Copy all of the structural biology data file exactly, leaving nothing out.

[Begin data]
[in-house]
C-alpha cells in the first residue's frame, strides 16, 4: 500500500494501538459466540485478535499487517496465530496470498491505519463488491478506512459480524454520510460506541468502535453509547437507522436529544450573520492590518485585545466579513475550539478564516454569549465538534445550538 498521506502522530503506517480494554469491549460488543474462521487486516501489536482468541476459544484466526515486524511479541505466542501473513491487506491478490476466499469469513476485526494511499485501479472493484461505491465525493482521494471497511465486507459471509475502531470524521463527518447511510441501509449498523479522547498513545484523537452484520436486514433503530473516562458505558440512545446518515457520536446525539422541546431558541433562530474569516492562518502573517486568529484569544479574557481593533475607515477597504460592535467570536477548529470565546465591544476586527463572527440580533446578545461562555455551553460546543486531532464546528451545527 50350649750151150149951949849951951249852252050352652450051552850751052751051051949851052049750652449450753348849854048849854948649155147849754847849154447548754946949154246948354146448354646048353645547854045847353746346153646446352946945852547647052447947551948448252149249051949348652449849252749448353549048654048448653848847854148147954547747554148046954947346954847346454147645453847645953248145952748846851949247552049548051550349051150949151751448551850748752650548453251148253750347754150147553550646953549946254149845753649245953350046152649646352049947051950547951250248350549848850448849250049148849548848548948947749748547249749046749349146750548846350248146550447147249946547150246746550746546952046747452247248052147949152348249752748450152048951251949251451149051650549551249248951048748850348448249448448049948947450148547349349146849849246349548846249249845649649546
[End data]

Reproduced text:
[in-house]
C-alpha cells in the first residue's frame, strides 16, 4: 500500500494501538459466540485478535499487517496465530496470498491505519463488491478506512459480524454520510460506541468502535453509547437507522436529544450573520492590518485585545466579513475550539478564516454569549465538534445550538 498521506502522530503506517480494554469491549460488543474462521487486516501489536482468541476459544484466526515486524511479541505466542501473513491487506491478490476466499469469513476485526494511499485501479472493484461505491465525493482521494471497511465486507459471509475502531470524521463527518447511510441501509449498523479522547498513545484523537452484520436486514433503530473516562458505558440512545446518515457520536446525539422541546431558541433562530474569516492562518502573517486568529484569544479574557481593533475607515477597504460592535467570536477548529470565546465591544476586527463572527440580533446578545461562555455551553460546543486531532464546528451545527 50350649750151150149951949849951951249852252050352652450051552850751052751051051949851052049750652449450753348849854048849854948649155147849754847849154447548754946949154246948354146448354646048353645547854045847353746346153646446352946945852547647052447947551948448252149249051949348652449849252749448353549048654048448653848847854148147954547747554148046954947346954847346454147645453847645953248145952748846851949247552049548051550349051150949151751448551850748752650548453251148253750347754150147553550646953549946254149845753649245953350046152649646352049947051950547951250248350549848850448849250049148849548848548948947749748547249749046749349146750548846350248146550447147249946547150246746550746546952046747452247248052147949152348249752748450152048951251949251451149051650549551249248951048748850348448249448448049948947450148547349349146849849246349548846249249845649649546